Now for the rest of the 1/8 rivets. What to do?Now for the rest of the 1/8 rivets. What to do?
First I tried a couple 1/8" rivets using the backriveting method with the steel plate from behind. While it did protect the metal from any dents, then flat rivet heads did not set well in the dimples like I think they should. It bugged me when I ran my finger over the firewall and felt the bumps of the slightly protruding 1/8" rivets. I drilled those dudes out and decided to go with the old mushroom head and bucking bar method.
The good, the bad and the damn uglyThe good, the bad and the damn ugly
The stainless steel firewall is not like aluminum sheetmetal when riveting with the mushroom head on the rivet gun. Aluminum sheet metal flexes nicely and moves with the riveting gun and doesn't (usually) show any sign of dents after riveting. Stainless steel sheetmetal is totally different! It jes' luvs to dent! So, now matter how careful I was, I could see the imprint of the stiffener from behind in the firewall around the rivet. Also, I wandered off the rivet on a couple of sessions and made nice dents in the firewall. It's not really that bad, but it still bugs me. The weird part is that on those dents, I was able to push a good part of those "off the mark" dents out with my finger from behind. Now all the rivets are nicely seated and strong.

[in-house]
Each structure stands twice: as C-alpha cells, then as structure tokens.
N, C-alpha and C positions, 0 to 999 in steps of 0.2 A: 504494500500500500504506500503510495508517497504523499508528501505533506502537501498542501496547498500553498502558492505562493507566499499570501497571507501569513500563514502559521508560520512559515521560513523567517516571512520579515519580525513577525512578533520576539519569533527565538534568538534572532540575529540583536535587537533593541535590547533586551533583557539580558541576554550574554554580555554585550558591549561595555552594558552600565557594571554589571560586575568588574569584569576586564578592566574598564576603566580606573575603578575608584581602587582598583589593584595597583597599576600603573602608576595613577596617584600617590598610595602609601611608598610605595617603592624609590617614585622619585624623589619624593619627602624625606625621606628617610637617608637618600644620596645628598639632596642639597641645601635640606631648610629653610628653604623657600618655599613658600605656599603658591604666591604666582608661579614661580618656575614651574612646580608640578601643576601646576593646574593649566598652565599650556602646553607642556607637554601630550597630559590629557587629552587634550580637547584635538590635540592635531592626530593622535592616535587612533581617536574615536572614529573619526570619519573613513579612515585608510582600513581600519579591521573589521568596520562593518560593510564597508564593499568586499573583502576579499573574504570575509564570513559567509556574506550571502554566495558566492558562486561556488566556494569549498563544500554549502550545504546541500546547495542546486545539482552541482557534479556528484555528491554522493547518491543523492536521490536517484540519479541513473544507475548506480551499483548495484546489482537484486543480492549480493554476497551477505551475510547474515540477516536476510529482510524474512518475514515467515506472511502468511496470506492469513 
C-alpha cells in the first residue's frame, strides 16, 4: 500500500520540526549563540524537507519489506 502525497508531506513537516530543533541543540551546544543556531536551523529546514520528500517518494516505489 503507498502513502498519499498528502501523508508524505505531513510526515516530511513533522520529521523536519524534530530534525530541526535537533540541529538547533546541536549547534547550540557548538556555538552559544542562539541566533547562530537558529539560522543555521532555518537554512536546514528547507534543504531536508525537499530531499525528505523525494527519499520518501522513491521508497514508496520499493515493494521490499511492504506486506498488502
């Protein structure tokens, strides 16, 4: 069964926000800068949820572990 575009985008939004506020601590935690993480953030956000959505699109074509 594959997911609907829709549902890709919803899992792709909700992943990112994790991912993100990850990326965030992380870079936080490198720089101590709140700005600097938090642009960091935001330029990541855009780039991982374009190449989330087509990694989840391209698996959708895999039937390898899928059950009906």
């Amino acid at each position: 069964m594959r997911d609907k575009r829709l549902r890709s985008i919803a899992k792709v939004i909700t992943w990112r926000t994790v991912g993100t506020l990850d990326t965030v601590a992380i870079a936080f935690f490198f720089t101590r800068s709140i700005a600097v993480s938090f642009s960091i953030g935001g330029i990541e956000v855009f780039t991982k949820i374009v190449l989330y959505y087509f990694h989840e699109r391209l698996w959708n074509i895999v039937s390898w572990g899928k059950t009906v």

Voila!Voila!
It's nice to get this guy done!
Here's the flip sideHere's the flip side
On to the F-704 Bulkhead!
Home  Previous Entry  Next Entry  Back
HELP FOR THE HOMEBUILDER

A website designed for Van's Aircraft Homebuilders, helping them find the information they need to build the most dynamic aircraft in the world.
The "cover your butt" section
This website was built to document the construction of an RV-9A in compliance with the FAA requirements needed to certify the aircraft. Any experiences and/or comments are by no means to be considered as instructions on how to build an RV-9A or any other aircraft.
This is website is owned and published by OpenAirNet, Inc. © 2015. All rights reserved.
Cool Stuff